Josh Keown & Rick Daugherty
No one likes to think about it, but employees do steal from their employers. The SBA reported that 10 percent of businesses filing bankruptcy cited employee theft or fraud as major causes. Pizzeria operators have two options: ignore the possibility or take proactive steps to protect the business.
The three main kinds of employee theft in restaurants today include swiping inventory, pocketing till money and fudging the books. Even in this age of computerized controls, employees find ways of taking product or money that can’t be easily detected. When it comes to the books, the most common methods of embezzlement include forging checks made out to phony accounts or vendors. Frequently the employee who embezzles is a “trusted” employee and therefore avoids close scrutiny.
Hence, here are several suggestions that serve as either positive or negative deterrents:
Give employees generous discounts on offerings. Many employers allow a free meal for each shift worked. The staffer’s rationale might be, “The boss is being reasonable, so I’ll be fair with her.” Even with a liberal employee discount, don’t ignore potential product theft. Have two people do an inventory count, one at the beginning of the day and one at the end. Occasionally switch counters. Notice holes in shelves.
Set up computerized systems to prevent cash withdrawals. This is especially easy to do with a POS system. Each clerk has a register and returns the same amount at end of shift. Only that employee can work his register. Set up computerized registers so that if the order isn’t punched in, it can’t be processed. Provide customer displays so that they see what they are paying for.
Michael DiBona, general manager of Mamma Mia’s, a five-store company in the Boston-area, says of such procedures: “If the clerk is over or under bank, that’s technically theft, and we’re very watchful. ”
Do cash register spot checks. If nothing else, it will alert employees that you are trying to keep tabs of the cash situation. If a spot check reveals a discrepancy, try to isolate it. Is it occurring in the morning, during certain shifts? If the problem persists, switch staff assignments around in order to isolate the possible thieves.
Install video cameras. Set them up behind cash registers, in storage areas and even in the basement — and connect them to an office screen. This makes an excellent deterrent, as well as investigative tool if someone is suspected of stealing. Alert employees that they are there, and monitor off-site if the systems allow.
Study management reports for potential problems. When reviewing routine business reports, be on the lookout for irregularities, changes or inconsistencies. For example, if you find the cash in/out discrepancy becoming larger and larger, you can be sure someone is taking money from the till. Or if you see your gross margin down from last month, for no apparent reason, a good bet is that someone is pilfering product. If one shift has much more cash register errors than another, it’s probably due to some unwarranted employee withdrawals.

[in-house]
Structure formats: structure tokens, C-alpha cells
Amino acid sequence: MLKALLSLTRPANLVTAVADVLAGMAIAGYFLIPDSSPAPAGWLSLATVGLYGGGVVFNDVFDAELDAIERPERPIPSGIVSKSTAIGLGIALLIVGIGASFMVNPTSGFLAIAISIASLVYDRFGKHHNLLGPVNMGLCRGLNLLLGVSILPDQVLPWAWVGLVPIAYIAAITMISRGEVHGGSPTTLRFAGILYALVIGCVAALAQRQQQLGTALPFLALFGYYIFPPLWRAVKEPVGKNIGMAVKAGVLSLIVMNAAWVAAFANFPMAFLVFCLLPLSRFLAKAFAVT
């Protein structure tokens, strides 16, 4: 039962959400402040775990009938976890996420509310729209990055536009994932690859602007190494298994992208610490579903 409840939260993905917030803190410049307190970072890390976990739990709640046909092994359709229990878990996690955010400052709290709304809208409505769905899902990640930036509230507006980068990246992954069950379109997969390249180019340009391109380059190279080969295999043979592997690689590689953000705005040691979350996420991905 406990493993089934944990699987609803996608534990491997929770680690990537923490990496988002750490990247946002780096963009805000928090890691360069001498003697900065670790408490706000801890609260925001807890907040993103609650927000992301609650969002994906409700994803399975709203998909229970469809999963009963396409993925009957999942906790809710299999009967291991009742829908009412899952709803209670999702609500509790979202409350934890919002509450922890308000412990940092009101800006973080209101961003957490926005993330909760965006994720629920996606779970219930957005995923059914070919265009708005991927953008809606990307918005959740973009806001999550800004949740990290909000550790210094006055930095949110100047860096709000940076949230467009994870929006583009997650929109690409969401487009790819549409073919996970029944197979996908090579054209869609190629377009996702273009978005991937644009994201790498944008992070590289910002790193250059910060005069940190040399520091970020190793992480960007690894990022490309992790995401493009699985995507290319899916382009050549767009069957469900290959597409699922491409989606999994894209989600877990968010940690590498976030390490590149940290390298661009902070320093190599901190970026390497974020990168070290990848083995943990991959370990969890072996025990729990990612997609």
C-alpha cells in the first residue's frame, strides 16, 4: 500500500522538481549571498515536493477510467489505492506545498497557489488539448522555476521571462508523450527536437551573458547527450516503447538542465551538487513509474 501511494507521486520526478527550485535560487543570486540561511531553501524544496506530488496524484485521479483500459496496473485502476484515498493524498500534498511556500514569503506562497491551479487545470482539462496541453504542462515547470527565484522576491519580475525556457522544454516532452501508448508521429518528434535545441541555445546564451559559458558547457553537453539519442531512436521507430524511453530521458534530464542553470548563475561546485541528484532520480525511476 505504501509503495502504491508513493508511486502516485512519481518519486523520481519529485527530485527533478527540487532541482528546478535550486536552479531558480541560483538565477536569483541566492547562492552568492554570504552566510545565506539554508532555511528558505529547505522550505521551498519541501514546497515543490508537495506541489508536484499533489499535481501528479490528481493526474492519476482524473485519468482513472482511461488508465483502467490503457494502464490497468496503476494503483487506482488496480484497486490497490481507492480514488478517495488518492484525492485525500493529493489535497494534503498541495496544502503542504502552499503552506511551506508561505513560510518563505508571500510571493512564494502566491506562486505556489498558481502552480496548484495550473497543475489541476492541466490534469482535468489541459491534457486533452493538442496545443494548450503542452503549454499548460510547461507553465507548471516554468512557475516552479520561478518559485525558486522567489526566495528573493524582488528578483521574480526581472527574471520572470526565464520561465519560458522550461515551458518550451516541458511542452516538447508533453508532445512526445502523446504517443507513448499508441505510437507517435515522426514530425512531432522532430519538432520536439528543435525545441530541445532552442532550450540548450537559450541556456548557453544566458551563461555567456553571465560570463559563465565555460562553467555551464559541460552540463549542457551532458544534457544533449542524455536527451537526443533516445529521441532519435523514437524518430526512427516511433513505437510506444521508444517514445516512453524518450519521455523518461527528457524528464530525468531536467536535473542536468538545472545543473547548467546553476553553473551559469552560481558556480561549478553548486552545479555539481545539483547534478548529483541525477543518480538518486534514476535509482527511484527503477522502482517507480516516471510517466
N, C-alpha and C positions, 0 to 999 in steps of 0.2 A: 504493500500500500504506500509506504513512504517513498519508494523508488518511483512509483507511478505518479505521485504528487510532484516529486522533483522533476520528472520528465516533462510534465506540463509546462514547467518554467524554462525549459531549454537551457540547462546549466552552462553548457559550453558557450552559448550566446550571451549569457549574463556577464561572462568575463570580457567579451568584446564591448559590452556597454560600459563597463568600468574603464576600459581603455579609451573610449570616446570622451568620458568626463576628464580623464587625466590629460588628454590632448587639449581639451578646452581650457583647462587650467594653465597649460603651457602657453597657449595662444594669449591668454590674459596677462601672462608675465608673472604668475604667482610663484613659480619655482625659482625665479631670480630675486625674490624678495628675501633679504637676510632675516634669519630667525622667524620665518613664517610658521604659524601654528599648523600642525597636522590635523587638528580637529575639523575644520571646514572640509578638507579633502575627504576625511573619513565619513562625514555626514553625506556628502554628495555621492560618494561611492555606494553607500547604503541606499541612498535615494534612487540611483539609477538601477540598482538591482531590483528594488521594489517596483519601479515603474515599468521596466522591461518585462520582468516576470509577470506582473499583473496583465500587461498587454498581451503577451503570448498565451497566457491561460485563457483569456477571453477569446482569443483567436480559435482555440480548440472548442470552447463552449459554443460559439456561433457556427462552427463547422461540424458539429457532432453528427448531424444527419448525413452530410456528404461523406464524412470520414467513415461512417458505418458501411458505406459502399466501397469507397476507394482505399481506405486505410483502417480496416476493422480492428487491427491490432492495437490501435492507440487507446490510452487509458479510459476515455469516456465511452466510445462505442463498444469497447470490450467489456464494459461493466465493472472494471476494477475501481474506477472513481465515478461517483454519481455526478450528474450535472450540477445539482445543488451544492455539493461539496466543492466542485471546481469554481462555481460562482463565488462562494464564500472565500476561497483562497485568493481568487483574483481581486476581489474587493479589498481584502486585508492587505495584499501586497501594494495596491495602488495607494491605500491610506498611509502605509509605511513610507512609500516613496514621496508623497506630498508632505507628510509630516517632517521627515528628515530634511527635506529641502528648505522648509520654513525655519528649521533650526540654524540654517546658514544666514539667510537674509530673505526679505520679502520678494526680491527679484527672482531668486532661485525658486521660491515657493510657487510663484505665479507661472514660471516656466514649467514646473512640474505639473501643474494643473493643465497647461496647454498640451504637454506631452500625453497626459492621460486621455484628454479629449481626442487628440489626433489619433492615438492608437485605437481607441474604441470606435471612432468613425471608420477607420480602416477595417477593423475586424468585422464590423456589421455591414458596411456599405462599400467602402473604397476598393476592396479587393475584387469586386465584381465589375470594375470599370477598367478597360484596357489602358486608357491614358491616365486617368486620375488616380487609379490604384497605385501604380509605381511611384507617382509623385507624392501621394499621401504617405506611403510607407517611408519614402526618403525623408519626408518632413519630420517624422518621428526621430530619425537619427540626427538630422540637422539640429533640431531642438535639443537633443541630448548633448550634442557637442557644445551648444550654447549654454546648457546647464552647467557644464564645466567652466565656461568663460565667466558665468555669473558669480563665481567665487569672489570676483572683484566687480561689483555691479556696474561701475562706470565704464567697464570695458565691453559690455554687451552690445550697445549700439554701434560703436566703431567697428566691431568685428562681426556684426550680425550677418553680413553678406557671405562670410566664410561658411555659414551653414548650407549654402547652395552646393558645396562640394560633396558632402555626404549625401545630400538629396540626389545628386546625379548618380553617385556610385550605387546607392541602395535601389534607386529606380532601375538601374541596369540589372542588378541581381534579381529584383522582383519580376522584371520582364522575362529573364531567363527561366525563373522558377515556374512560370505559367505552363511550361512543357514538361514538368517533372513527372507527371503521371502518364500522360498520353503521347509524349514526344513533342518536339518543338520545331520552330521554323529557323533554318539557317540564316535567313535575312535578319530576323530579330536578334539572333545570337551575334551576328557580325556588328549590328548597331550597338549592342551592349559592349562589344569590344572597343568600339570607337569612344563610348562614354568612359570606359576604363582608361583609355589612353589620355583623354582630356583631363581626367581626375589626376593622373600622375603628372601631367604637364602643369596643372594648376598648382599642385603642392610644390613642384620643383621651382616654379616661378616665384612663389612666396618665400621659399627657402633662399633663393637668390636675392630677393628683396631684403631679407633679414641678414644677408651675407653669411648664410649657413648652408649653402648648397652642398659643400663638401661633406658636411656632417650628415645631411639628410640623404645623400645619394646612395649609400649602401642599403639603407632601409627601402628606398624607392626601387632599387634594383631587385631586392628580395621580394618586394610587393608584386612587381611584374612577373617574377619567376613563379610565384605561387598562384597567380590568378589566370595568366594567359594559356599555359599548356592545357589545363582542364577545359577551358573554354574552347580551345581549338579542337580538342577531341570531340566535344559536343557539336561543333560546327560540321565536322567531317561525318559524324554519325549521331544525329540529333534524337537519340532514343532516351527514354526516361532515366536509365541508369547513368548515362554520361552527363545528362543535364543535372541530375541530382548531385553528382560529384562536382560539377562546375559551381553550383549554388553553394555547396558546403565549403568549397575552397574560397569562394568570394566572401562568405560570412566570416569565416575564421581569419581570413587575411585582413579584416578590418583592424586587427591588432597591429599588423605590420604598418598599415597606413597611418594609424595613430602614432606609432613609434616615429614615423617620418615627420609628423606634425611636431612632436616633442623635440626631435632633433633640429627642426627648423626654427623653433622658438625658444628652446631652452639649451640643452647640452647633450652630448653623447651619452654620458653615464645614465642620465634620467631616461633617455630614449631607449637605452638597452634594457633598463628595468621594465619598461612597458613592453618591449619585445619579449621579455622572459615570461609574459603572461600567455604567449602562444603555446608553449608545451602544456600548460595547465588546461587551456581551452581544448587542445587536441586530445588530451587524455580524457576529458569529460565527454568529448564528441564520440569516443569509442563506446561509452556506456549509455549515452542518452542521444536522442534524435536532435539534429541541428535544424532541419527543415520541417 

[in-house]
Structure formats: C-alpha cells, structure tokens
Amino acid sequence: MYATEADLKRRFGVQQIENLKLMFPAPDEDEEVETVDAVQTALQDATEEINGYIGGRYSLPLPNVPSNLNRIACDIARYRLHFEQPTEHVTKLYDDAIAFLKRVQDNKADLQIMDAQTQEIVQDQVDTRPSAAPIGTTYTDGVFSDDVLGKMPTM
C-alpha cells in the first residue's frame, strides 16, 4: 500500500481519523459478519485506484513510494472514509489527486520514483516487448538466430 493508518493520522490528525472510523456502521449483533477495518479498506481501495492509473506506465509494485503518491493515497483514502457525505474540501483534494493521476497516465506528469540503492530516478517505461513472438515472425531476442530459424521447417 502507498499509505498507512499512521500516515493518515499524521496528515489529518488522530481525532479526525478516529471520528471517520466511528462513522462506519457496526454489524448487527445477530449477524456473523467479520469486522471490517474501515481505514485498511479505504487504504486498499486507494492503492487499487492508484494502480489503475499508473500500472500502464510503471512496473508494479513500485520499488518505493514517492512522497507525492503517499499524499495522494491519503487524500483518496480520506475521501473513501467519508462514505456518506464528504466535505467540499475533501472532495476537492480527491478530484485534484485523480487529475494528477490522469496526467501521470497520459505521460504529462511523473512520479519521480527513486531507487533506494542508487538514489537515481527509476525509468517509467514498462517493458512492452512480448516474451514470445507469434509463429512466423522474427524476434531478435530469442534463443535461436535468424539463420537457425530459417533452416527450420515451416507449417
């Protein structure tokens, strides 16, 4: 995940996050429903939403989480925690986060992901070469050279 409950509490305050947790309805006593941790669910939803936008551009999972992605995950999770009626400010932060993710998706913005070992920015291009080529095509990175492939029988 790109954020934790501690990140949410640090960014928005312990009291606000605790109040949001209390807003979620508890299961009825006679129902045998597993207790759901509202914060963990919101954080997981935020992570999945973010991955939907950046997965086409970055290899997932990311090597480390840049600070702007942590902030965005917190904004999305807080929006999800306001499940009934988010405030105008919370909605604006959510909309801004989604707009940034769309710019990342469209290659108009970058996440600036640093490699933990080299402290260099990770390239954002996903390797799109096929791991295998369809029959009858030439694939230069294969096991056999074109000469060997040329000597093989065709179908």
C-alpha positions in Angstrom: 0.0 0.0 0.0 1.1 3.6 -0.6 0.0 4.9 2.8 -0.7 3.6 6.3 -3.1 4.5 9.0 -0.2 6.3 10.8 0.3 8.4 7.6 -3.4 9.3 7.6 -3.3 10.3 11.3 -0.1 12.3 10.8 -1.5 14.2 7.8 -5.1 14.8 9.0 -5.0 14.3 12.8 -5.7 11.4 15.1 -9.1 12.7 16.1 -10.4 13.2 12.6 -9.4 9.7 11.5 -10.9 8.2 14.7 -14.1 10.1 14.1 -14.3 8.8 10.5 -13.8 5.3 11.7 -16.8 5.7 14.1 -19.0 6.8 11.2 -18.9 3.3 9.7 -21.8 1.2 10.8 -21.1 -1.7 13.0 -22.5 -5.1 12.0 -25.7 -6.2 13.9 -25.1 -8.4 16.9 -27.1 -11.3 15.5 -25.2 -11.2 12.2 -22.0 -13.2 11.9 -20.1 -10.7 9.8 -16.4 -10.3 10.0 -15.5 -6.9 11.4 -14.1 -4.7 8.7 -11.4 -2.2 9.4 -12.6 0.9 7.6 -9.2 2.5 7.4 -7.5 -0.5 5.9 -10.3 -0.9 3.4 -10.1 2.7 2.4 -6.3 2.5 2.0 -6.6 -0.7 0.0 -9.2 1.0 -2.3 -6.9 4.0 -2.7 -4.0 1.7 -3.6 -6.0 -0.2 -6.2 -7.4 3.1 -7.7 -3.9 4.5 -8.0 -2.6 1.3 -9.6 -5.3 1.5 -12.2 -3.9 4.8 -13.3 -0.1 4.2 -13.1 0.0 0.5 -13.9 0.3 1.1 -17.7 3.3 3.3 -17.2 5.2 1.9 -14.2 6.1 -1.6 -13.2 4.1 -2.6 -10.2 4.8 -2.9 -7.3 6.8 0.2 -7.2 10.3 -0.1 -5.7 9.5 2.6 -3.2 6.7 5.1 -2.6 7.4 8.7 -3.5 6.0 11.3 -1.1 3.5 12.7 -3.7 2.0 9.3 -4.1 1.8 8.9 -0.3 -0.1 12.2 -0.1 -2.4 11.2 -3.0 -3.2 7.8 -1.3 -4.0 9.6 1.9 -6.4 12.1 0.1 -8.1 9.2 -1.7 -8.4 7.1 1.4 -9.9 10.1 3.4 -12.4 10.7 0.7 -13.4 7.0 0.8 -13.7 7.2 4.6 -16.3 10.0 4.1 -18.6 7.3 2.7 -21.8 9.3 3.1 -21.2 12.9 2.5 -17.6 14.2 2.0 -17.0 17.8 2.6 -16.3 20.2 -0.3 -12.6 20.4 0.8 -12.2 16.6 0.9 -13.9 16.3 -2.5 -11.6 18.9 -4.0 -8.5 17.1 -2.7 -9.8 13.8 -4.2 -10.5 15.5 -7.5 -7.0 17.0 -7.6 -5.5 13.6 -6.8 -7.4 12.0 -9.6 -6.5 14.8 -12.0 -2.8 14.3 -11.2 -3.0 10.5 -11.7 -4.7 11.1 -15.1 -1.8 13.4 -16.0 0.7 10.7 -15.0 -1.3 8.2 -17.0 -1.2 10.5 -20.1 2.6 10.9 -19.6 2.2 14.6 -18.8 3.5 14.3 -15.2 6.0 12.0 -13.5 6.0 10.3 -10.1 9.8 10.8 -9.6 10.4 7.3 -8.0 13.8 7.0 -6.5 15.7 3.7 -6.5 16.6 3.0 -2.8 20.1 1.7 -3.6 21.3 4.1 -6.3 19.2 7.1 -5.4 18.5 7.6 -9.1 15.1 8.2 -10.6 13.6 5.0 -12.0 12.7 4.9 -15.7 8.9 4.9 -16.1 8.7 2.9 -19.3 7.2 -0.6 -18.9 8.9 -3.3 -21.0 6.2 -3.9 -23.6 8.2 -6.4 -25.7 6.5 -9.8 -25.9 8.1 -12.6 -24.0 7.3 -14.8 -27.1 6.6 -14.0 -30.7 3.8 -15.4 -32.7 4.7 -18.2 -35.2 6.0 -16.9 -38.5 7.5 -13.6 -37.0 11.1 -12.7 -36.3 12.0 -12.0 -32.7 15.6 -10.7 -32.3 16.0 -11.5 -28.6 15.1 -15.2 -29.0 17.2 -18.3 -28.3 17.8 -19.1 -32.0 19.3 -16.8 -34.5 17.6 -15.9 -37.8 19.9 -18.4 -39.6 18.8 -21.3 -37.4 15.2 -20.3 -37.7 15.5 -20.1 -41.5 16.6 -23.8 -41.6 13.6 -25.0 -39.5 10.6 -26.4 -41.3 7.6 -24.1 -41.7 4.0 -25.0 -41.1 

“We have discount codes,” says Chris Wolff of Dewey’s Pizza, a 15-store chain in Cincinnati, Ohio. “Employees can key in these discount codes and pocket the difference. We examine these discount code use reports carefully to see if something’s going on. ”
Hire spot checkers. If you suspect a problem, hire a spot checker to act as a customer. This person doesn’t have to be an expensive security expert. Your next-door neighbor, a cousin or a family friend will do. By paying cash and saying he doesn’t want the sales slip, the spy gives the clerk an opportunity to pocket the transaction. The important thing is to make it clear to your spy what to look for. Does the clerk make change from the register? Does the clerk fuss with the register after the sale?
Create a profit bonus system, in which all employees benefit if the restaurant does well. This turns employees into committed company staffers.
Discuss the theft issue with employees. At company meetings, let your staff know that you are aware of the temptations. Point out that taking money from the till is not only a crime punishable by time in prison, but that it also is a despicable act that unfairly puts all staffers in a bad light until the perpetrator is caught.
If you catch a thief, work with your attorney to make sure you properly dismiss him or her immediately. Do not give second chances. No matter how long-term or how valuable the employee is, trust is broken.
As for bringing criminal action, that seems like a logical step. Be forewarned, however, that successfully prosecuting a dishonest employee will cost you a lot of effort, time and money. The chance of recovering any lost money is remote. u
Howard Scott, a former business owner, has published 1,400 magazine articles and four books. He is a former accountant.
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